Justin Ferrabee – Chief Operating Officer, Payments Canada
We live in an increasingly connected world, and that is having a BIG impact on the way we pay. Cross-border payments, international standards and interoperability between systems and markets are emerging as some of the most prominent issues and challenges in the payments industry.
As more and more countries around the world modernize their payments systems, processes and rules, more experienced payments professionals with the necessary skills, knowledge and expertise are required to develop and maintain these systems. But, the current talent pool is small and regionally focused, and it is difficult to assess an individual’s payments knowledge prior to hiring. To meet the growing talent demands in our industry, we need more people, more expertise, and a broader, more global perspective.
Last fall, CEOs from payments infrastructures around the world were consulted on this topic. During the discussions, the idea for a global payments accreditation program was proposed as a solution to help address two key issues: the global talent shortage, and the lack of a standardized way to assess payments knowledge.
In obtaining and maintaining a global payments credential, payments professionals would benefit from a broader, more advanced – but also standardized and aligned – level of knowledge. This would allow organizations looking for talent to better judge a potential candidate’s level of expertise and suitability, as well as deepen the pool of candidates to draw from. And each of these accredited individuals would have an end-to-end understanding of the payments ecosystem – something that is not common in historically siloed industry.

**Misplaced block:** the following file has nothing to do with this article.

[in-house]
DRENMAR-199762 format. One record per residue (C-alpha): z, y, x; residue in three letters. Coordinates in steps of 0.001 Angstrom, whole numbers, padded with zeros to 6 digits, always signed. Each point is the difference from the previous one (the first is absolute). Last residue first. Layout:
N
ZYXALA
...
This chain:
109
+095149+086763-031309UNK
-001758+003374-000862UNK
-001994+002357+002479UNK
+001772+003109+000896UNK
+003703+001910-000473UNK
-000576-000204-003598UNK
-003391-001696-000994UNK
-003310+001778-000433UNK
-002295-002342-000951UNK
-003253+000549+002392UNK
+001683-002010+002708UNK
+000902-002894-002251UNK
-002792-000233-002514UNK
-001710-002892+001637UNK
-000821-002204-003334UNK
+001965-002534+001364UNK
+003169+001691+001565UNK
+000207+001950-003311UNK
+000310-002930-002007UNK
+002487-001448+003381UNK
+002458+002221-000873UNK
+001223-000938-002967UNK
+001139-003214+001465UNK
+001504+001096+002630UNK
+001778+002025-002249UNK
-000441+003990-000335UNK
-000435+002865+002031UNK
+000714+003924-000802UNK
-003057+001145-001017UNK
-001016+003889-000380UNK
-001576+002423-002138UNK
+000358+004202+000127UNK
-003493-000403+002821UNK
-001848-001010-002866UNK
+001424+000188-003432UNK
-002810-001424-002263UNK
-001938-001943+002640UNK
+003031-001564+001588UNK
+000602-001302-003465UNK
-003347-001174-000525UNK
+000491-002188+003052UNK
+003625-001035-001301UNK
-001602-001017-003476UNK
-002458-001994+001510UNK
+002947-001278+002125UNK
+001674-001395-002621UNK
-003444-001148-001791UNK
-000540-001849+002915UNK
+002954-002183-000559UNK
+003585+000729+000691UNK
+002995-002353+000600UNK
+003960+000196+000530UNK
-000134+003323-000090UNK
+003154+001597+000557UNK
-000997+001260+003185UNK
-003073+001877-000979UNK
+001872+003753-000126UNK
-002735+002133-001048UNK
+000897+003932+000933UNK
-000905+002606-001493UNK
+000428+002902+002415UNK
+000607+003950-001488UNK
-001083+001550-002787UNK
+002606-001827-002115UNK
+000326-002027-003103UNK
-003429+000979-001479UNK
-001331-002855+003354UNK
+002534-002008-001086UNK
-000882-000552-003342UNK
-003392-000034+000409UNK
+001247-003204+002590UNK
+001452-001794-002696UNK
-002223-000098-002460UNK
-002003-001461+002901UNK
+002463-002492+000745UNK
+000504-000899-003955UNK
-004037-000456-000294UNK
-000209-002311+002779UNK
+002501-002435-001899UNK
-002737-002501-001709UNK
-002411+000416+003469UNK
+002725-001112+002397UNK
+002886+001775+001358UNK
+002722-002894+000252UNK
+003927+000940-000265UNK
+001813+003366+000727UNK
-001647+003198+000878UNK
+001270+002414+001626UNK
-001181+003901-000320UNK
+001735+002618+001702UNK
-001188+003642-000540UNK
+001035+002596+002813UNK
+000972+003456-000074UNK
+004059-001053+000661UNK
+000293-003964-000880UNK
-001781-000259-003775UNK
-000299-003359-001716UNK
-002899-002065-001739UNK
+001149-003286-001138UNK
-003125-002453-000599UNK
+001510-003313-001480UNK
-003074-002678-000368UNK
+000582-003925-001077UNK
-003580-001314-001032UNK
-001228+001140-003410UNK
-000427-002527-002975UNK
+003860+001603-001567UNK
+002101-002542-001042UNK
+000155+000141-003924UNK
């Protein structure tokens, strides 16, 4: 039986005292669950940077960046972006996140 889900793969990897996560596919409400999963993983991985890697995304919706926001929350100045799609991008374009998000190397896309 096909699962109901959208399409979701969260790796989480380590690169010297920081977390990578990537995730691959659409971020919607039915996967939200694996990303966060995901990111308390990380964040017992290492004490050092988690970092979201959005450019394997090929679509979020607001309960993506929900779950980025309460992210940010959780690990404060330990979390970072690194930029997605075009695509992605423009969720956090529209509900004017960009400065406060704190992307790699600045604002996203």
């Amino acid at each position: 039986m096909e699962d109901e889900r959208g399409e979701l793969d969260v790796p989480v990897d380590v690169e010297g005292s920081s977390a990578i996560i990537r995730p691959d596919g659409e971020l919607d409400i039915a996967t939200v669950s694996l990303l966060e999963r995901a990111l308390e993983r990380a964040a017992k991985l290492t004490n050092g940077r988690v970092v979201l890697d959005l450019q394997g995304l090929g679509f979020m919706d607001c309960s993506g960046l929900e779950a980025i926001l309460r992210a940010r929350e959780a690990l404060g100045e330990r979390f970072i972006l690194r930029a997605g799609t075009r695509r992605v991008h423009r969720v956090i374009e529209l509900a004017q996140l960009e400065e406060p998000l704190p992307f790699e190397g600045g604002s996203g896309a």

The benefit this could bring to payments modernization initiatives around the world cannot be overstated.
Work is already underway: We are currently in the process of validating market interest in global accreditation by connecting with international payments professionals, financial institutions, associations, governments and key stakeholders. Most recently, NACHA supported market sounding at their annual conference by setting up meetings with key stakeholders and influencers. Feedback from all participants was overwhelmingly positive.
In addition to NACHA (United States), the global accreditation initiative has garnered the support and input of several global partners including: Australian Payments Network Limited (Australia), Dutch Payments Association (Netherlands) and PASA (South Africa). Through this international collaboration, the initiative is obtaining global buy-in, refining the themes and topics that would frame the Global Payments Knowledge Standard, and exploring options for the creation of the accreditation office.
In Canada, we have seen the demand for payments knowledge in action: Two weeks ago, the Rotman School of Management, in partnership with Payments Canada, launched ‘The Business of Payments” executive MBA course – an intensive program that gives business leaders specialized insight into the payments marketplace. The strong demand for the program – and positive feedback received throughout – furthers our resolve to support global payments accreditation for the benefit of our international counterparts and payments professionals on a global scale.
Share your thoughts on global accreditation and join the conversation May 14-16 at the 2019 Payments Canada SUMMIT in Toronto, where we will be exploring the future-state of payments in Canada and abroad: thesummit.ca